Ready for Romeo

Friday, December 09, 2005

Battleship controversy continues


The drum beat for some sort of lingering battleship presence goes on, as seen in Marines fear scuttling battleships :
The Navy high command is determined to get rid of the battleships, relying for support on an expensive new destroyer at least 10 years in the future. This is how Washington works. Defense contractors, Pentagon bureaucrats, Congressional staffers and career-minded officers make this decision that may ultimately be paid for by Marine and Army infantrymen.

Marine desire to reactivate the Iowa and Wisconsin runs counter to the DD(X) destroyer of the future. It will not be ready before 2015, costing between $4.7 billion and $7 billion. Keeping the battleships in reserve costs only $250,000 a year, with reactivation estimated at $500 million (taking six months to a year) and full modernization more than $1.5 billion (less than two years).

On the modernized battleships, 18 big (16-inch) guns could fire 460 projectiles in nine minutes and take out hardened targets in North Korea. In contrast, the DD(X) will fire only 70 long-range attack projectiles at $1 million a minute. The new destroyer will rely on conventional 155-millimeter rounds that Marines say cannot reach the shore. Former longtime National Security Council staffer William L. Stearman, now executive director of the U.S. Naval Fire Support Association, told me, "In short, this enormously expensive ship cannot fulfill its primary mission: provide naval surface fire support for the Marine Corps."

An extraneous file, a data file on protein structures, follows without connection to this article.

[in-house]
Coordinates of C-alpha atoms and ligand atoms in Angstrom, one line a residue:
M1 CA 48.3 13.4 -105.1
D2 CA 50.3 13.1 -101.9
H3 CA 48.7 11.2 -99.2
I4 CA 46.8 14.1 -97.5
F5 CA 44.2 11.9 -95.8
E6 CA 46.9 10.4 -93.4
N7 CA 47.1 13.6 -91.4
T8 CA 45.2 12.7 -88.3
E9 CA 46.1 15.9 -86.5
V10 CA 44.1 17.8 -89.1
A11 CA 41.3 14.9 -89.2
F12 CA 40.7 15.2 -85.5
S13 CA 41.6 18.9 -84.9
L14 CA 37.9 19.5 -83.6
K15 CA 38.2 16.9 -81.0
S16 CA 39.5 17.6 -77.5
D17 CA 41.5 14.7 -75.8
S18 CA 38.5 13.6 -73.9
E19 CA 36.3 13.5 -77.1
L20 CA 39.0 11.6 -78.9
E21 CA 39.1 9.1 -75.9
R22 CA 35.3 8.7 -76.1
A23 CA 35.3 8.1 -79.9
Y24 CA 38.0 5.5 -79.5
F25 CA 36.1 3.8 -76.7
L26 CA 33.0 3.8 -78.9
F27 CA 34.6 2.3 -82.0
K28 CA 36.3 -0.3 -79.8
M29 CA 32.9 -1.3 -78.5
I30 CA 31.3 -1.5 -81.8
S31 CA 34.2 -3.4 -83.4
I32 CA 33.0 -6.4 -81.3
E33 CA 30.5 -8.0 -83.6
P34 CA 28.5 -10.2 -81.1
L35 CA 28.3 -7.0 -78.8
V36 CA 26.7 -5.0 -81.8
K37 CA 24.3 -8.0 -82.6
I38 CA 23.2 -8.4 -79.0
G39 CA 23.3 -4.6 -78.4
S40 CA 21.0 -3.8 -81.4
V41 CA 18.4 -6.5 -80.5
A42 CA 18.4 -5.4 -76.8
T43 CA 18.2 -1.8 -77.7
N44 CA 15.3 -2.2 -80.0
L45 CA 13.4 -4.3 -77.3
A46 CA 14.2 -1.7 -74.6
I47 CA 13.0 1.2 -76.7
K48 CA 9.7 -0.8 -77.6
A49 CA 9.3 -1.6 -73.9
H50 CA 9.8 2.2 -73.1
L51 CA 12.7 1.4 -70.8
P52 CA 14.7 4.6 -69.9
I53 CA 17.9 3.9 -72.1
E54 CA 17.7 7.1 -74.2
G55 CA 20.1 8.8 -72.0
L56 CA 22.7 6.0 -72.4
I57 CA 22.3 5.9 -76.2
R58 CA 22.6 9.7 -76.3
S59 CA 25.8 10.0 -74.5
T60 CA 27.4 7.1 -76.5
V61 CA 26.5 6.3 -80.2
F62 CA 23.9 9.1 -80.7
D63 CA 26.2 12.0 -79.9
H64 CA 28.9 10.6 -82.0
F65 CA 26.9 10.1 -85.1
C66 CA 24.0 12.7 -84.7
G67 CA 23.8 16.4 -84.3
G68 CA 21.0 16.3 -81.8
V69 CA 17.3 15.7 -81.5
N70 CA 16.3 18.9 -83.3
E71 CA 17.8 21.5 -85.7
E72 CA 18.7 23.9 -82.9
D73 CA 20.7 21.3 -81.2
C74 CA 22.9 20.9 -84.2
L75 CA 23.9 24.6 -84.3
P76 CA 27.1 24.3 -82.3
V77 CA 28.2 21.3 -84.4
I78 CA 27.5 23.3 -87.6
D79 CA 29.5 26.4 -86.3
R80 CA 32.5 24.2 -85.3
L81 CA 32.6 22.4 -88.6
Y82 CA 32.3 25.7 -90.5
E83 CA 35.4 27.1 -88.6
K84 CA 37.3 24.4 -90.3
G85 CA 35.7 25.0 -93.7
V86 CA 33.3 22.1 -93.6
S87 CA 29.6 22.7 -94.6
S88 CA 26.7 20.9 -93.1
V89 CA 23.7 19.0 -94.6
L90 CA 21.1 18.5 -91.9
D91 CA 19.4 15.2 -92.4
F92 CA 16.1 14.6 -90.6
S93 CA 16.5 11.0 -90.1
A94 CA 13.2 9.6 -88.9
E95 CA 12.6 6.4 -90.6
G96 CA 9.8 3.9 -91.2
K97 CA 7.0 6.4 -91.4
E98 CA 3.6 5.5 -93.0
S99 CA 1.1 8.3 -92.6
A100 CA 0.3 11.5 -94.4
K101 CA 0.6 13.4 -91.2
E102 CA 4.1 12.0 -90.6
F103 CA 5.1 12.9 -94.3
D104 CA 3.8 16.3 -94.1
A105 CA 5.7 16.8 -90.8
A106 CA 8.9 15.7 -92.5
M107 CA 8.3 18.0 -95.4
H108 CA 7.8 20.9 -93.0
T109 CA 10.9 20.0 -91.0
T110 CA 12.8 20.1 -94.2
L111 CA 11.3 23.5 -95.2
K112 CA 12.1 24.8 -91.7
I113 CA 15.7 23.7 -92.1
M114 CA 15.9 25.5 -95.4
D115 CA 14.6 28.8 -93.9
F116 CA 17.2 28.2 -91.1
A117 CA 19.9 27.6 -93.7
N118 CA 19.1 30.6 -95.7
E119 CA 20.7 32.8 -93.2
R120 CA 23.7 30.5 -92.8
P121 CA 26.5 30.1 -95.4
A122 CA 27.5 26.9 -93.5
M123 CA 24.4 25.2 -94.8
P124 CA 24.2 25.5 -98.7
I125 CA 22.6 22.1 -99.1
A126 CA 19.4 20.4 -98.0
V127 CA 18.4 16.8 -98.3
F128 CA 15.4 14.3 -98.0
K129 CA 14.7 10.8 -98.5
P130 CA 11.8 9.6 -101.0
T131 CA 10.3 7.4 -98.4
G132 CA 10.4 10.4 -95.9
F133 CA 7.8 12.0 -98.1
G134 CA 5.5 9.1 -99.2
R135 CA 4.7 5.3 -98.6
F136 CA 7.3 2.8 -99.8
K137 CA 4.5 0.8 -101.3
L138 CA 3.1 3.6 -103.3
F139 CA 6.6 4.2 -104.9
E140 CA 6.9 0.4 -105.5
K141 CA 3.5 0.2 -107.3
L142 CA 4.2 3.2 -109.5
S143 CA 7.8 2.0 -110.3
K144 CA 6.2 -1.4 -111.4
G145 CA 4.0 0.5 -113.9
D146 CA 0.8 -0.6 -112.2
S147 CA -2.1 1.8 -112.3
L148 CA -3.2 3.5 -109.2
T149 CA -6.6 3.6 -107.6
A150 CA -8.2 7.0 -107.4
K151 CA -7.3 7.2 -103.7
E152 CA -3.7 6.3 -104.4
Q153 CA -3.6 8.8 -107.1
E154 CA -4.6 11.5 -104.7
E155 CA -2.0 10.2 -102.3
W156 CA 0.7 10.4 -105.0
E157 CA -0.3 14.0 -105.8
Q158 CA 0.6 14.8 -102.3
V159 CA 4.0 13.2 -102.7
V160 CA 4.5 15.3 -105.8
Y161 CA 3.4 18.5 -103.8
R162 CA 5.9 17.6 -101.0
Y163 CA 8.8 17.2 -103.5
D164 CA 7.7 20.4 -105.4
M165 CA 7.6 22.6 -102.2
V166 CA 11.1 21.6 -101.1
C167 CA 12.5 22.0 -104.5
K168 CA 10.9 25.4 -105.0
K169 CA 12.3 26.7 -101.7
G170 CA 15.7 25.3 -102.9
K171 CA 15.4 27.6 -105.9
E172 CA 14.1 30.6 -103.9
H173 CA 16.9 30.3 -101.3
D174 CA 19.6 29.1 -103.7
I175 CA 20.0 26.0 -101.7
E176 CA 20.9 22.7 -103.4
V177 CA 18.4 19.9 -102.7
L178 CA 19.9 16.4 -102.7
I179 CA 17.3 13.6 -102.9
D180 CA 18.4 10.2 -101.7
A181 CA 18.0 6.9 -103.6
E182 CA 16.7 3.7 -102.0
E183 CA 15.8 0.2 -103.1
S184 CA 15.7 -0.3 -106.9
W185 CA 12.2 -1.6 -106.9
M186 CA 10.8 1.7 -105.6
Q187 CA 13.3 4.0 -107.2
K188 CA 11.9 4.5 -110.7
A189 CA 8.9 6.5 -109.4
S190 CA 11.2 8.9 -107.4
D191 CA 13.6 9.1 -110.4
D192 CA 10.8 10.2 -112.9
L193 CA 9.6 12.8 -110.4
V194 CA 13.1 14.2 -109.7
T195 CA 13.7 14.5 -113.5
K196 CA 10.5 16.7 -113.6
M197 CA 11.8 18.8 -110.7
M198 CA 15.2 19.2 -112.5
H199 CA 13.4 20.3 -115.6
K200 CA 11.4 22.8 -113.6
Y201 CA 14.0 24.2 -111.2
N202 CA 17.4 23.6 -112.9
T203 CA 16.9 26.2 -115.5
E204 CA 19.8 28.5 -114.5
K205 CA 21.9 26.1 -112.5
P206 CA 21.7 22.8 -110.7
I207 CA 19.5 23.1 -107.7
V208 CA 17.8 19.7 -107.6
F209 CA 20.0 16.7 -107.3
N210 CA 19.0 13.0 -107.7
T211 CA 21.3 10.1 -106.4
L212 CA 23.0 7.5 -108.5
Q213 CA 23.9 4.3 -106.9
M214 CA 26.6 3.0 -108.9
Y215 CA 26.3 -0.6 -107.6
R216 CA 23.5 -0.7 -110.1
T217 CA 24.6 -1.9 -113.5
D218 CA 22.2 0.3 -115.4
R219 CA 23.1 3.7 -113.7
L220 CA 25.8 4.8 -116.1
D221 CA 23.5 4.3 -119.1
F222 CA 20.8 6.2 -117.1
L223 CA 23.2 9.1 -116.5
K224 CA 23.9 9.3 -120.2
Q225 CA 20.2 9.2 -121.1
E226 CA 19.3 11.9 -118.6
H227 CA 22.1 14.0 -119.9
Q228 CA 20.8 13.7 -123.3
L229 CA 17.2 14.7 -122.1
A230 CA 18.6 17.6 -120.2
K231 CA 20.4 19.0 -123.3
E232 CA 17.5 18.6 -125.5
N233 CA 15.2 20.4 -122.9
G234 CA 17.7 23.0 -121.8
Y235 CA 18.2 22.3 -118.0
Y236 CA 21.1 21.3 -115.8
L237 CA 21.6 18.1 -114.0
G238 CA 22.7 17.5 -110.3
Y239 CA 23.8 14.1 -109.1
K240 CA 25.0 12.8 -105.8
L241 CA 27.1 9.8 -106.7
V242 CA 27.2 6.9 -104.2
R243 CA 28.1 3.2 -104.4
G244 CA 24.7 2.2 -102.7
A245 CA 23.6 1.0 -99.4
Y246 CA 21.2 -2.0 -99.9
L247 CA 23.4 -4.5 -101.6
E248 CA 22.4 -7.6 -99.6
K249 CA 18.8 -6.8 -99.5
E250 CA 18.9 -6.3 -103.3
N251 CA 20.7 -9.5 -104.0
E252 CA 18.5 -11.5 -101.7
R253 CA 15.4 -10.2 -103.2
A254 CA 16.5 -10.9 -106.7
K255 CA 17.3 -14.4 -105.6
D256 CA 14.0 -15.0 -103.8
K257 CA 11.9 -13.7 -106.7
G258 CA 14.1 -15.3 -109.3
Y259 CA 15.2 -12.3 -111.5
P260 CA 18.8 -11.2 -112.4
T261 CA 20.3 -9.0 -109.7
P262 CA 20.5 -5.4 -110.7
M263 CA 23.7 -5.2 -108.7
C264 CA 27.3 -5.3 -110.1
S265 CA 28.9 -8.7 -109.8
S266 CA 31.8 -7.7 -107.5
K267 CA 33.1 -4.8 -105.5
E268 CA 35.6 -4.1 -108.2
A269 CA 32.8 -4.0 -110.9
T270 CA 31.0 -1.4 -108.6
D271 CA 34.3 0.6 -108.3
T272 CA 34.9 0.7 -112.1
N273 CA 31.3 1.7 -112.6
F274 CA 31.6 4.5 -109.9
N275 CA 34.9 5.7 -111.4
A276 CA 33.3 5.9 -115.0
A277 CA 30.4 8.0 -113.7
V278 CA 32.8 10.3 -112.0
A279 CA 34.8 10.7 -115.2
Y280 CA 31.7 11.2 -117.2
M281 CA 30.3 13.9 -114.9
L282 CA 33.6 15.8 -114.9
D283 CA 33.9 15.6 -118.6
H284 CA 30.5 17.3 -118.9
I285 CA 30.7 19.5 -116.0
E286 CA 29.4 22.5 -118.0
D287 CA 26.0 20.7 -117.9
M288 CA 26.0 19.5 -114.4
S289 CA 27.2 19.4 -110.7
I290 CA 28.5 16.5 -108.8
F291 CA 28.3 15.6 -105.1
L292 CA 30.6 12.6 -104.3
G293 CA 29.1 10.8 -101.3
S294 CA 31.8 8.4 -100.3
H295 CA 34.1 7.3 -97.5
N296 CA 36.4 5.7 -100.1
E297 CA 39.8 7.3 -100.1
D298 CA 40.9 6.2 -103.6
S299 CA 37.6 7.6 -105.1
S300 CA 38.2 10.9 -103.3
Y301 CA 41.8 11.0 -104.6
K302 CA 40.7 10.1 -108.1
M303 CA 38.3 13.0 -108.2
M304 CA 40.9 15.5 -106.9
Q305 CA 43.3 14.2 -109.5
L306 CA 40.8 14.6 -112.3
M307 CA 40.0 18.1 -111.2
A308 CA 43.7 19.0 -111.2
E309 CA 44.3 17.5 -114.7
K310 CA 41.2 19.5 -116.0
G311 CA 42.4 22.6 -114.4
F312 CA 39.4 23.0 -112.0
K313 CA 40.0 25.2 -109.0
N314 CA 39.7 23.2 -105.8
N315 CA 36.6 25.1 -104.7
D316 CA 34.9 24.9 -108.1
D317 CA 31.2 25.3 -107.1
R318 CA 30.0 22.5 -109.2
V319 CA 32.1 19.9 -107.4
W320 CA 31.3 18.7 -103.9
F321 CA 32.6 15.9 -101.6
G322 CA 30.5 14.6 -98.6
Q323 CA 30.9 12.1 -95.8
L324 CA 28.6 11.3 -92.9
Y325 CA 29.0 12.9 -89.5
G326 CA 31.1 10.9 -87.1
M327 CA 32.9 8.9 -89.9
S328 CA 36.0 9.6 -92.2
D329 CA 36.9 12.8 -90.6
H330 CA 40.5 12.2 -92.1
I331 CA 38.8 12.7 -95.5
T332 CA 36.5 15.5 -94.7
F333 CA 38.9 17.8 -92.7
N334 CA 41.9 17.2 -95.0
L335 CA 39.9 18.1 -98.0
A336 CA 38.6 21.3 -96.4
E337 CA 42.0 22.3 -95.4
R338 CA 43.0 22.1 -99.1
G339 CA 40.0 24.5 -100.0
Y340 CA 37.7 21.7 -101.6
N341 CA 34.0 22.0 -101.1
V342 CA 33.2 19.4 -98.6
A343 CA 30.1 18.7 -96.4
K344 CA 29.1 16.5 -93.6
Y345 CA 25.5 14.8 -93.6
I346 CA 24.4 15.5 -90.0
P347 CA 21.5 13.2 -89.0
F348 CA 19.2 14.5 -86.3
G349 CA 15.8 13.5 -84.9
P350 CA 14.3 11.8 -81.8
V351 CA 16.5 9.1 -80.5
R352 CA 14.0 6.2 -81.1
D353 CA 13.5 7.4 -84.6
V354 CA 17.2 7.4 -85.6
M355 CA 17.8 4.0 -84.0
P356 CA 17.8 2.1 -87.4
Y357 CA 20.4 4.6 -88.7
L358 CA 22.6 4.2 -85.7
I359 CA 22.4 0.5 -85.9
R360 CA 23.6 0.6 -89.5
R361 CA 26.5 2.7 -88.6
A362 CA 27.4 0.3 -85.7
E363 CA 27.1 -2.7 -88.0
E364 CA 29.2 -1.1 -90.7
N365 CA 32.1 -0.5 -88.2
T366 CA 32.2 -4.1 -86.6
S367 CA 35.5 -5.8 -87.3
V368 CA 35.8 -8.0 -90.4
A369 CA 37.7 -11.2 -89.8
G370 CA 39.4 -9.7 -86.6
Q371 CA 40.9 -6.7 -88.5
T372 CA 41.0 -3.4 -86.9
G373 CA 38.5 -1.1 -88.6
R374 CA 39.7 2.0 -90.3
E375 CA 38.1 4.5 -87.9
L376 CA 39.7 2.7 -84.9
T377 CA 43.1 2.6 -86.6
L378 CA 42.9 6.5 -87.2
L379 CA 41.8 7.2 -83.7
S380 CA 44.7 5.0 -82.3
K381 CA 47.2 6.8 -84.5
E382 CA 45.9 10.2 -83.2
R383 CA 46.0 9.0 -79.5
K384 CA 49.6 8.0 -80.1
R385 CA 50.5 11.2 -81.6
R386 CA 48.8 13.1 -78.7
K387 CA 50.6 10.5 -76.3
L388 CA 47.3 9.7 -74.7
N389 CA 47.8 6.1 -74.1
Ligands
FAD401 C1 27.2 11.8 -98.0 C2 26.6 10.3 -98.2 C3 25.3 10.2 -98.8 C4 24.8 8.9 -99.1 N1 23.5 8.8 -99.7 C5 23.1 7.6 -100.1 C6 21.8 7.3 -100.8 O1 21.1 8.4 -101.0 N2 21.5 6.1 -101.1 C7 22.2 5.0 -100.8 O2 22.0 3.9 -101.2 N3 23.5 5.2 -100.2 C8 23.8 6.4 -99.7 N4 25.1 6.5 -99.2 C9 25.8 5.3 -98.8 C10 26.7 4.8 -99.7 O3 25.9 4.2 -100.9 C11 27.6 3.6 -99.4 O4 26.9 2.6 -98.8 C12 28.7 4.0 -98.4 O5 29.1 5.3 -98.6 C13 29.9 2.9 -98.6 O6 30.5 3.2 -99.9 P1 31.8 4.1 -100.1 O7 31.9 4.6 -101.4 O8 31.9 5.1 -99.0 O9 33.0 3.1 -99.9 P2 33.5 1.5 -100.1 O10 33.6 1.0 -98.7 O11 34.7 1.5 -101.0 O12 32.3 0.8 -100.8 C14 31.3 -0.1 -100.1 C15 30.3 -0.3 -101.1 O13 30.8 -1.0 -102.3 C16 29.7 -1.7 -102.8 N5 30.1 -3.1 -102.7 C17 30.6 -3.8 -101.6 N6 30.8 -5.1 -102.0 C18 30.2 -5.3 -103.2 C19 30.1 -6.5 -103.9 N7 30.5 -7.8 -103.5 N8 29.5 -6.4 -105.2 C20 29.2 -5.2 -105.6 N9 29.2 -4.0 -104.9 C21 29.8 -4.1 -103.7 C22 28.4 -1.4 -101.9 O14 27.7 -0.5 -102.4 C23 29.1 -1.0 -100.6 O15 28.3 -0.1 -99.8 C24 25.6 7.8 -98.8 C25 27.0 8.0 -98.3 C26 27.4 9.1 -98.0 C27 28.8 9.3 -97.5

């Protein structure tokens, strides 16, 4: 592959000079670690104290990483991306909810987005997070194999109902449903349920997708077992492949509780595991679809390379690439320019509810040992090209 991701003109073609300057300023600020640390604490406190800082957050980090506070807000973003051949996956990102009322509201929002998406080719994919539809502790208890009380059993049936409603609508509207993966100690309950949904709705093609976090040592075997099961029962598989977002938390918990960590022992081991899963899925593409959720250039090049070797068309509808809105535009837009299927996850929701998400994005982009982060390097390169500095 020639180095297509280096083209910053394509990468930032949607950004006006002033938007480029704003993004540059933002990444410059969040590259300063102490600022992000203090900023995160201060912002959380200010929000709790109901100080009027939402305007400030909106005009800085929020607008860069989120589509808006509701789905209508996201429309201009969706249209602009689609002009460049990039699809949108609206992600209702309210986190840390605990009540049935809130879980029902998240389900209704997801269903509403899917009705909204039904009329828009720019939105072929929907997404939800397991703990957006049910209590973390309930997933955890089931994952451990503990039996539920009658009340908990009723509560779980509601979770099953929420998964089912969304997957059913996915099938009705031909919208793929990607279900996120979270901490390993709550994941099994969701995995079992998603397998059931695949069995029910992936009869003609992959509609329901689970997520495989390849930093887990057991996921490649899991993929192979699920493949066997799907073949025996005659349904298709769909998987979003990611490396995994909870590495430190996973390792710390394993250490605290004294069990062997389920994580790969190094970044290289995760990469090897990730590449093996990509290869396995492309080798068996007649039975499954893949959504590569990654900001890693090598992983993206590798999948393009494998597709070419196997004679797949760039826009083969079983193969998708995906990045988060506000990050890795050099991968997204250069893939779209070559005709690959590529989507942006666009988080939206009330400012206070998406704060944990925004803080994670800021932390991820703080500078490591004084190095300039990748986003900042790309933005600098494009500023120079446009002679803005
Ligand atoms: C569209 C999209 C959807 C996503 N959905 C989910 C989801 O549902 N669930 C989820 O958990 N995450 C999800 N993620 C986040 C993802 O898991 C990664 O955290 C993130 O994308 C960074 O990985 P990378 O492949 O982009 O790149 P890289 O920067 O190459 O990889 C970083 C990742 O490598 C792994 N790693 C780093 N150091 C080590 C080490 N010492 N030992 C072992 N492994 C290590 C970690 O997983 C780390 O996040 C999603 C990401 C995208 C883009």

As Shadow put it so well in a comment to an earlier post
The battleships are gorgeous to look at, but we would have to rebuild the entire industrial infrastructure that created and supported them, so reviving them would be problematic. The spare gun tubes and liners were discarded in the late 1990s and we no longer have the capacity to build new replacements. The amunition is WWII vintage or older and would have to be refurbished. Most of the companies that built their systems are nearly forgotten, such as Studebaker (winch and hoist componants), or no longer build things of that sort. Manpower demands for the engineering plants are huge, controlled superheat 650 psi boilers require large watch and GQ teams, not to mention the fact that these systems have been out of the inventory for a long time (I served on a heavy cruiser of the same vintage and am painfully aware of these problems). It would simply be less expensive, in the long run, to build a new class of ship with greater flexibility and more modern systems. They were pretty (I've seen them at sea), but sadly, their day has passed.
I'm not sure the DDX is the right ship, but then again, I'm not sure how much demand there is for Naval Gunfire SUpport missions, either.

Hat tip: Rapid Recon

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